Pleased to meat you

Executive chef Mauricio Palacios stands outside of a restaurant with an easy address to remember.

Executive chef Mauricio Palacios stands outside of a restaurant with an easy address to remember.

Photo By audrey love

275 Hill is open daily for breakfast, 9 a.m. to 10:30 a.m.; lunch, 11 a.m. to 3:30 p.m.; dinner, 3:30 p.m. to 10 p.m.; and Sunday brunch, 9 a.m. to 3 p.m.

275 Hill - A Restaurant

275 Hill St.
Reno, NV 89501

(775) 322-2710

I waited one long month before I reviewed 275 Hill. When I first saw the menu featuring an upscale collection of foods, from seafood to Kobe burgers to wild game, all sourced locally whenever possible, most items had me proclaiming, “Oh, that sounds good.” Everyone I know that has visited 275 Hill had something negative to say about their experience, mostly regarding slow and inattentive service, but read on, and you’ll see my experience was nothing of the sort.

275 Hill sits on the corner of Hill Street and Ridge Street in a newly renovated building painted sylvan green and brown with windows for walls, an outside seating area made from oxidized metal and its name in huge white letters over the door. The restaurant’s look reminded me something in Portland or Seattle. The view from 275 Hill is of a restored Victorian home and Reno’s skyscrapers looming large, which gives it a cool, mixed-residential sort of feel. Inside, it’s dimly lit with abstract, contemporary paintings—more on the classy side, but not so much that the gentleman next to us in a hoodie and tennis shoes would’ve felt uncomfortable.

Our server was fantastic. Maybe we got 275 Hill’s best, but all the others seemed to be pulling their weight. He was incredibly soft-spoken and leaned in close when talking to us. From a chattier, smarmier server, this would be off-putting, but from him, I got the feeling that he was giving us 100 percent of his attention all the time.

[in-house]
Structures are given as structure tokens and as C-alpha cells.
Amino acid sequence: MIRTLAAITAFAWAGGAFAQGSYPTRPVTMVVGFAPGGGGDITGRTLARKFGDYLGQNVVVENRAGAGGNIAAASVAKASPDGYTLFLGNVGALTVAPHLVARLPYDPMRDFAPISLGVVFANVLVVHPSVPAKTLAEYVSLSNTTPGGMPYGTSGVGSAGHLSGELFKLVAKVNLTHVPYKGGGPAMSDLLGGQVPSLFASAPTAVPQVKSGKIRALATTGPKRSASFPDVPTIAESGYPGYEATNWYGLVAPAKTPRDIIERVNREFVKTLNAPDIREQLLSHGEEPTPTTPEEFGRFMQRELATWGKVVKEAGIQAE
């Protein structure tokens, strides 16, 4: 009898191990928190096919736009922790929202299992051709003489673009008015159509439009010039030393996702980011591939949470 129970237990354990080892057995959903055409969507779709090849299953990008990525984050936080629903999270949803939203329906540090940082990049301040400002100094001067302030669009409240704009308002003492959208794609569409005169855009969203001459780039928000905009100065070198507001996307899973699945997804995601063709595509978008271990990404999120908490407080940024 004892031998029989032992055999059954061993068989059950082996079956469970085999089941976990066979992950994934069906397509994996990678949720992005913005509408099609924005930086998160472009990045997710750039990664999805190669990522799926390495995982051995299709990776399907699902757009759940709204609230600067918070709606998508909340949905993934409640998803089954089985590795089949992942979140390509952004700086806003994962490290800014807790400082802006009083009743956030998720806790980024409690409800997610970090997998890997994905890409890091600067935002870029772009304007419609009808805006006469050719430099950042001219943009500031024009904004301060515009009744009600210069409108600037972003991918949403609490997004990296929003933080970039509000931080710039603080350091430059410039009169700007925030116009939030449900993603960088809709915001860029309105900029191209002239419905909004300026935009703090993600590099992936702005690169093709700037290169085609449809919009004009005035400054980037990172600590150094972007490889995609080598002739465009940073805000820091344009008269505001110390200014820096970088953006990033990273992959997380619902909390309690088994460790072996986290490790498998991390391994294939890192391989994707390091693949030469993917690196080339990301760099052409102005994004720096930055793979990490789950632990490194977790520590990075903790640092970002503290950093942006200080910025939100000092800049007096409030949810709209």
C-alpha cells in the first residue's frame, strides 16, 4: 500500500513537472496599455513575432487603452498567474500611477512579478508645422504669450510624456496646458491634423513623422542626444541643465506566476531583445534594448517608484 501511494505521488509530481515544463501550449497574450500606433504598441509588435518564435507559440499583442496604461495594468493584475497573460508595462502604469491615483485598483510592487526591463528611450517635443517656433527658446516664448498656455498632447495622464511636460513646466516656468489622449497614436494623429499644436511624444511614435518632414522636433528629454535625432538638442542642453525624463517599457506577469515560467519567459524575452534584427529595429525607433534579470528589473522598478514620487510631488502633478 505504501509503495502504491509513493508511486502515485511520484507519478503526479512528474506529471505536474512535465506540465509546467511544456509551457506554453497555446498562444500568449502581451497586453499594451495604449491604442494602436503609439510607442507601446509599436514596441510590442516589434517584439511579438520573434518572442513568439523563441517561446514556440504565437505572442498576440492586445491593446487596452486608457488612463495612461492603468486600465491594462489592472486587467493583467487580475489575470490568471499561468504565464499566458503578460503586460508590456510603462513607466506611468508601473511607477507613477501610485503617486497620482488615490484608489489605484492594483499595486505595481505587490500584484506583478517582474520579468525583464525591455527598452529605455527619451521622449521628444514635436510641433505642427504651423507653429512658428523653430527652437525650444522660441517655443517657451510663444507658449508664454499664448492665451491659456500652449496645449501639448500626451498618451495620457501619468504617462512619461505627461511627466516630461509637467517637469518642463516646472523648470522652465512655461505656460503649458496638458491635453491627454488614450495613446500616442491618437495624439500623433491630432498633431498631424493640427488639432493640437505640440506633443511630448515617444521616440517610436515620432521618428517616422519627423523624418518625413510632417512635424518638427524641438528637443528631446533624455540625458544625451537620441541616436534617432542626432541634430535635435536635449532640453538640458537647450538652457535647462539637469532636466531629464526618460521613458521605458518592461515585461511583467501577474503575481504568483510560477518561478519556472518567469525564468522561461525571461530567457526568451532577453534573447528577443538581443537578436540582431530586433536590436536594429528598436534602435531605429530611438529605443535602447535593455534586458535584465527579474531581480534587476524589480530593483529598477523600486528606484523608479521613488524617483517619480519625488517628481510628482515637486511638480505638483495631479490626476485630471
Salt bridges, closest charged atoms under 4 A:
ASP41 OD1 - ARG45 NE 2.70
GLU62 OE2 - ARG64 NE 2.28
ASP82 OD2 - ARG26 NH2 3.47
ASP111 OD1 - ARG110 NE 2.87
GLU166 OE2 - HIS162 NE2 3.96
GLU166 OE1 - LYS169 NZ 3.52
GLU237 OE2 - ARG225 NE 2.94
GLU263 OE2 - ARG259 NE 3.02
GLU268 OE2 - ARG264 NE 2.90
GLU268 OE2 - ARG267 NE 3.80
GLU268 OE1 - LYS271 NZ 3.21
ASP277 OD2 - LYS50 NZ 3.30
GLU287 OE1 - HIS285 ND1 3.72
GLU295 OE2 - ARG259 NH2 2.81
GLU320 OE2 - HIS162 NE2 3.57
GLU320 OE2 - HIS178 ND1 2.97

My wife, Kat, and I started with the empanada madness ($9): three dainty semi-circles of flaky dough, one stuffed with spicy chicken, one with a three-cheese blend and one with pork, all around a spoonful of vibrant pico de gallo. While living in South America, I ate hundreds of empanadas, and while 275 Hill’s were a third the size and about 10 times as expensive, it was a pleasure to see how a chef’s touch can improve a classic street food.

For entrees, Kat picked the pork chop ($18), stuffed with a blend of wild mushrooms and goat cheese, topped with a cabernet demi-glace and served with sautéed vegetables and a mushroom risotto. I ordered the chicken roulade ($16), a breast stuffed with smoked wild boar bacon, spinach and gouda cheese, topped with a parmesan cream sauce and plated along with sauteed vegetables and sundried tomato mashed potatoes. The carrot, zucchini, mushroom and green and red bell pepper vegetable medley was buttery and full of minced garlic, exactly how I like it.

The starches were not so enticing. Kat’s risotto was undercooked and flavorless. My mashed potatoes were equally as underwhelming, the only flavor coming from three really inelegant strands of a sundried tomato concoction haphazardly laid across the top like red toothpaste on a toothbrush. Kat took particular joy in noting that her risotto and mashed potato recipes utterly shame those of 275 Hill.

Then we tried the pork and chicken, and all was forgiven. It’s so decadent to stuff meat with cheese, and while all the lofty attributes traditionally bestowed upon meat like “juicy,” “tender” and “expertly seasoned” apply here, I’m going to risk being overly gushing by calling 275 Hill’s meats life-changing.